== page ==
6. Recall one of your favorite running moments. Mine happened a few weeks ago. It was a perfect, spring-like day (although not yet Spring, which made it all more perfect). I couldn’t have asked for a better run—I was fueled properly, and I was bounding up the hills steadily. About 45 minutes in, I remembered that my body was going to tap into its secondary energy sources and give me a boost any minute. It did. About five minutes later, I got my mental boost. A young girl was riding her bike around the park with her father. She and I were trekking up the same hill at about the same time, only she was slightly ahead. With just the peak of the hill to go, and her dad waiting up at the top, her legs slowed, and it was as if she was pedaling with bricks as feet. “Come on! You can do it!” her dad shouted. “Go get ‘em! Only a few feet more!” an onlooker said. The little girl glanced up at the miniature crowd that had formed on the grass at the side of the road in Central Park—she was a star, she realized. With a mighty effort, she stood up on her biked and pushed with all her strength up her little mountain to the cheers of her crowd. I couldn’t help but smile as I ran past.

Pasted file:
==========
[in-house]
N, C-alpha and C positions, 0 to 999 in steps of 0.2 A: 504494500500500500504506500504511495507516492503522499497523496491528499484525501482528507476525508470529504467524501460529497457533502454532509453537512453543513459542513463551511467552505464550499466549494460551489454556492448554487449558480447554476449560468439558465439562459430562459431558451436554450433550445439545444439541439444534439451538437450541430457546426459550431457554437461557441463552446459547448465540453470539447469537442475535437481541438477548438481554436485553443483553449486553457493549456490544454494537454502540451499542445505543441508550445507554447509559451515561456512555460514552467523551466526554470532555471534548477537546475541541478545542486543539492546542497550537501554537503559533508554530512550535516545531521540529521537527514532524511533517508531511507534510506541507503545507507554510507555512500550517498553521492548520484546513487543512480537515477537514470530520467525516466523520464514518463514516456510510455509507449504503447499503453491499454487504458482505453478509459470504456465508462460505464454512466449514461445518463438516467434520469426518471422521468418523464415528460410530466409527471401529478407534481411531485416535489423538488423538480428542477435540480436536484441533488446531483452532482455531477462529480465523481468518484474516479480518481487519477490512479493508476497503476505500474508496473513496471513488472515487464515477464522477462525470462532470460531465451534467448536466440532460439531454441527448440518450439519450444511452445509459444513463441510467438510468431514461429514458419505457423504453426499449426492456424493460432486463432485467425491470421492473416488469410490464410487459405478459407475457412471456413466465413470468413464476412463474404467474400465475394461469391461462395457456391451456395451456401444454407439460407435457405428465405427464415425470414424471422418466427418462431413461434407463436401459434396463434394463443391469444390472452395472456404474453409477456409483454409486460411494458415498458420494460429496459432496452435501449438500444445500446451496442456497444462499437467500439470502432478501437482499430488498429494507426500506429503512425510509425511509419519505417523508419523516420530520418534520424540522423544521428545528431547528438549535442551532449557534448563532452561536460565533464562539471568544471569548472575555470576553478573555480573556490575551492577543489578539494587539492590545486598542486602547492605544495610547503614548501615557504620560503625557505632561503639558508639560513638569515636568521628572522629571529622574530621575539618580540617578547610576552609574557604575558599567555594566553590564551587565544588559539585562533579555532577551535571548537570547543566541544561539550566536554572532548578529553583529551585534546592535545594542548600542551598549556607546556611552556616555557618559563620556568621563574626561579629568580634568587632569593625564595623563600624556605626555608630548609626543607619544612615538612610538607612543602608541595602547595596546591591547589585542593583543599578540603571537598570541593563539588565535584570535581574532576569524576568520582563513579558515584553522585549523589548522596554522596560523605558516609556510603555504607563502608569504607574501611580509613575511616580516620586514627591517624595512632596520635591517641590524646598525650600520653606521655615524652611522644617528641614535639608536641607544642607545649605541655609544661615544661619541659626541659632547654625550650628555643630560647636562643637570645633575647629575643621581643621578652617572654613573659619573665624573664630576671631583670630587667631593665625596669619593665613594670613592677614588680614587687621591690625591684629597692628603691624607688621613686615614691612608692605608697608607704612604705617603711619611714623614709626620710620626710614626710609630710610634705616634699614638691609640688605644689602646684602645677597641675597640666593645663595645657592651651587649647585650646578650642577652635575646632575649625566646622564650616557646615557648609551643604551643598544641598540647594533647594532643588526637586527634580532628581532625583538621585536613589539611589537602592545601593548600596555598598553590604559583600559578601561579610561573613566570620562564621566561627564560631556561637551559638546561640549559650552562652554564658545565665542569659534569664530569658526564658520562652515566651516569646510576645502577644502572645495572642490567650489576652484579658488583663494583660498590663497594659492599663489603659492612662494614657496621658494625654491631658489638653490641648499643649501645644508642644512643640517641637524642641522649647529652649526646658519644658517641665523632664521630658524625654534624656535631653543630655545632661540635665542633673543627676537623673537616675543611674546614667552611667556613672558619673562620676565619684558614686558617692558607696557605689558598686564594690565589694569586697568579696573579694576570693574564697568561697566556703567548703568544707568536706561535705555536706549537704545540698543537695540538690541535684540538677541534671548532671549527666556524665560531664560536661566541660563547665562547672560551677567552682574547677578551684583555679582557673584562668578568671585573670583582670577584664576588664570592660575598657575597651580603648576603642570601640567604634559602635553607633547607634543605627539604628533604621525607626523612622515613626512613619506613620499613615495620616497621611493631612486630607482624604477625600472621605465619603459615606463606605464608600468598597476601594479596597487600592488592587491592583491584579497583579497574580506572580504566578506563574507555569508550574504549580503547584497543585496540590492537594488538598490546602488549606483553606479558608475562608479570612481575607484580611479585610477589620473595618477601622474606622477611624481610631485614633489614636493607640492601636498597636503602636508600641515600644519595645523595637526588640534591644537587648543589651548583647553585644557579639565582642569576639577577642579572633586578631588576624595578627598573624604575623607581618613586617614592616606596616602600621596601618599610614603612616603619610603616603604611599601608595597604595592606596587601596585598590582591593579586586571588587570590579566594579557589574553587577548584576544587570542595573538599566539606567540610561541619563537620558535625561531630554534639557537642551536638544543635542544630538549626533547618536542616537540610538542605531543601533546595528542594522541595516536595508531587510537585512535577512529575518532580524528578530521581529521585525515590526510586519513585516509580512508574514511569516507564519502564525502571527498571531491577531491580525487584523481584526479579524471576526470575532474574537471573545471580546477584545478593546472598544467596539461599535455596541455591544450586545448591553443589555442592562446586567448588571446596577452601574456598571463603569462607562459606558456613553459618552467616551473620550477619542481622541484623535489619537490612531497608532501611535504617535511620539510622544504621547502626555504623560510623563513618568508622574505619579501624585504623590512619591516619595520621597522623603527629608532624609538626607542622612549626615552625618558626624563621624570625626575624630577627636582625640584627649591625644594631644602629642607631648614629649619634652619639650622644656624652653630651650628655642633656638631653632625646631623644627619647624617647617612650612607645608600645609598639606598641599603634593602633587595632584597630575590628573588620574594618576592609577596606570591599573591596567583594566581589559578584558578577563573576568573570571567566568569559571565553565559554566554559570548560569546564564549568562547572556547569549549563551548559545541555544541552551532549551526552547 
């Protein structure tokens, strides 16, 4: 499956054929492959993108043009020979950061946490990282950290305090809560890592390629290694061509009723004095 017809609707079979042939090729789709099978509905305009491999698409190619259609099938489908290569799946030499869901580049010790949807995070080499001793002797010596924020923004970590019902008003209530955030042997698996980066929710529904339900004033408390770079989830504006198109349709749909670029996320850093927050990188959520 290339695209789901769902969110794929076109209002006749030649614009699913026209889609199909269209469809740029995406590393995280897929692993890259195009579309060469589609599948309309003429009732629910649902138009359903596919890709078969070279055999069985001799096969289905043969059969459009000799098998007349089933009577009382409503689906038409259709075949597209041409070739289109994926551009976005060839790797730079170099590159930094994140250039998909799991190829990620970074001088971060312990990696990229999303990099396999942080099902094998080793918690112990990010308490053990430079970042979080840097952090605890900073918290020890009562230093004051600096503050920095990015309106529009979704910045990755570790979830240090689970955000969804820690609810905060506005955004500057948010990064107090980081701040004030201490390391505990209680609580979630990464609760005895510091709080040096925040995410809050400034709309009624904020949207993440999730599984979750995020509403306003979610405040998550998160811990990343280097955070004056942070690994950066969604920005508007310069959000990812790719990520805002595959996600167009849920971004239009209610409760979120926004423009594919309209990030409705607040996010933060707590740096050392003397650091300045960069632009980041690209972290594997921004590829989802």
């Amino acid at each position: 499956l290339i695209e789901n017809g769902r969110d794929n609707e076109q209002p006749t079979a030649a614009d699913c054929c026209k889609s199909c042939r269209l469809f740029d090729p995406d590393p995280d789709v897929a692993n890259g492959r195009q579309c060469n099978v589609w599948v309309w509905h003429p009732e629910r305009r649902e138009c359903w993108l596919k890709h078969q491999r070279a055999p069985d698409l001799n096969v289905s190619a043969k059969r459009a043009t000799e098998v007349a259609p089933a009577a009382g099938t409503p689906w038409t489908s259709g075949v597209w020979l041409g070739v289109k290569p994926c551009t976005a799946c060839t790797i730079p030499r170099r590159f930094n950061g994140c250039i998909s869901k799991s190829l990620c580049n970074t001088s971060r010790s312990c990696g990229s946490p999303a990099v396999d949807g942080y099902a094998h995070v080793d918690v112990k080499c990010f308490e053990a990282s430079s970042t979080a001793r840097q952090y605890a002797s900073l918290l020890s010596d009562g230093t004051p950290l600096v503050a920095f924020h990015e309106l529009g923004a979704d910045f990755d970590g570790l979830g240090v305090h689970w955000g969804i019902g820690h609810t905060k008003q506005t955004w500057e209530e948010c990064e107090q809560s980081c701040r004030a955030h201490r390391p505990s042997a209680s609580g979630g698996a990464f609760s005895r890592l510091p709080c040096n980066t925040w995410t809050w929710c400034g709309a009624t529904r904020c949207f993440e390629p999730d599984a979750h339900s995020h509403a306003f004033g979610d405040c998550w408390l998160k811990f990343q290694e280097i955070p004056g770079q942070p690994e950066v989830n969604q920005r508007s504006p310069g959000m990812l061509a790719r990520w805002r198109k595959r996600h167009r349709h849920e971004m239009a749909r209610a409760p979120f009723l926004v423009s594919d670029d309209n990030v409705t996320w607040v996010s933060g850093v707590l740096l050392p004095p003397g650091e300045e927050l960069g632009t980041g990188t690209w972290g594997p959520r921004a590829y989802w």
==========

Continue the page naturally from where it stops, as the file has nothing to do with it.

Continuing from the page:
Monday, February 7, 2011

No Excuses, Love Mom

Today's entry is short. I was going to skip my run entirely because I figured the journey to the post office seemed daunting enough. Then I opened the package from my mom. She bought me new running gloves for Christmas (yes, I am just now picking them up).

Thanks, Mom! Now I have no excuse to not run today. Not even the cold can stop me.

Here is a little jam I am dedicating to you runners today. Enjoy!

The Northwest Corner of Death